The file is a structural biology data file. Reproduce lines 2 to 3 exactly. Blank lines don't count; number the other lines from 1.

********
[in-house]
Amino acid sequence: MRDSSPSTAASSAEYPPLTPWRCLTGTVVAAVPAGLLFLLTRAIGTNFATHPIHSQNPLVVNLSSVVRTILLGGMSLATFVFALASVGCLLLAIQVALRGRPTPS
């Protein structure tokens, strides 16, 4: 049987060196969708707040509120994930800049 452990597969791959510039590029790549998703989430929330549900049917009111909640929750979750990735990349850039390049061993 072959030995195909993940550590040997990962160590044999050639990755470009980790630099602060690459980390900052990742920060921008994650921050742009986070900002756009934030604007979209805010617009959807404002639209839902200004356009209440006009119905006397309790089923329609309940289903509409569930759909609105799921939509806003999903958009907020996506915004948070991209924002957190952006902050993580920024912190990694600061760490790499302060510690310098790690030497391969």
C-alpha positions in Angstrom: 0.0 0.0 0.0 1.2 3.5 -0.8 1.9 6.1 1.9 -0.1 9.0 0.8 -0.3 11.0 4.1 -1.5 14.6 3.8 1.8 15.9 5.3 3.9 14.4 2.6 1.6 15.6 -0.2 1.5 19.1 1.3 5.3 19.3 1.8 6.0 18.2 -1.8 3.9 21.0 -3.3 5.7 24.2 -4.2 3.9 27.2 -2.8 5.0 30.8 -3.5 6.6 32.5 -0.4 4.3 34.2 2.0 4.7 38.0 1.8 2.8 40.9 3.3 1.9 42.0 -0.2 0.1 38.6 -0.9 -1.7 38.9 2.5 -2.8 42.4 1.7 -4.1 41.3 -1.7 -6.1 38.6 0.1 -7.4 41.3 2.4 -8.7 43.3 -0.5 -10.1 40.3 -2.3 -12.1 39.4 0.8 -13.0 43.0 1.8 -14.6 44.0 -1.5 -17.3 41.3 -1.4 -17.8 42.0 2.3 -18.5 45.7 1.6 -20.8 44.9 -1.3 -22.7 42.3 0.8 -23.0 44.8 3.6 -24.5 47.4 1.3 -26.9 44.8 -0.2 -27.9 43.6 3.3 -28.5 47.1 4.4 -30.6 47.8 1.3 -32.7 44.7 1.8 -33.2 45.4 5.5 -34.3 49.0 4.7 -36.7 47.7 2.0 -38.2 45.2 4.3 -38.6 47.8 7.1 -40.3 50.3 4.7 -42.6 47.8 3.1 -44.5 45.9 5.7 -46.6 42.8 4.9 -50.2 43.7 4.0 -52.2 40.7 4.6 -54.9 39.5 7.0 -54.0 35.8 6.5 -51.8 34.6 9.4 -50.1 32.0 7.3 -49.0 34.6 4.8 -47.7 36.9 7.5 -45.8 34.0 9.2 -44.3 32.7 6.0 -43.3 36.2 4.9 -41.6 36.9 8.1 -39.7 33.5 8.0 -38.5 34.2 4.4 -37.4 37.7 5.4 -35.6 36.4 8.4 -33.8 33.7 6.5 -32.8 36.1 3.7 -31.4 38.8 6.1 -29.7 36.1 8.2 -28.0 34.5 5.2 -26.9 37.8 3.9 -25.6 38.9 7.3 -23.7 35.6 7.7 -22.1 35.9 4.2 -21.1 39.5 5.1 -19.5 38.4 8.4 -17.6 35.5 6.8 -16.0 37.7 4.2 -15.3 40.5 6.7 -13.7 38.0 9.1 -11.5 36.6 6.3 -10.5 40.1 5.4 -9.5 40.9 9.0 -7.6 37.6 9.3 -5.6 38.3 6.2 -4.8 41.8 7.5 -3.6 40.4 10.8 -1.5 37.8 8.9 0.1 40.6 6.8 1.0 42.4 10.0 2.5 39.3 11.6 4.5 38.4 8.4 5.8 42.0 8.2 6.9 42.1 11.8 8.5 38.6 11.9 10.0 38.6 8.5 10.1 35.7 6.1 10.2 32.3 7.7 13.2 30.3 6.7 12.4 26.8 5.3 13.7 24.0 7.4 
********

Amino acid sequence: MRDSSPSTAASSAEYPPLTPWRCLTGTVVAAVPAGLLFLLTRAIGTNFATHPIHSQNPLVVNLSSVVRTILLGGMSLATFVFALASVGCLLLAIQVALRGRPTPS
């Protein structure tokens, strides 16, 4: 049987060196969708707040509120994930800049 452990597969791959510039590029790549998703989430929330549900049917009111909640929750979750990735990349850039390049061993 072959030995195909993940550590040997990962160590044999050639990755470009980790630099602060690459980390900052990742920060921008994650921050742009986070900002756009934030604007979209805010617009959807404002639209839902200004356009209440006009119905006397309790089923329609309940289903509409569930759909609105799921939509806003999903958009907020996506915004948070991209924002957190952006902050993580920024912190990694600061760490790499302060510690310098790690030497391969």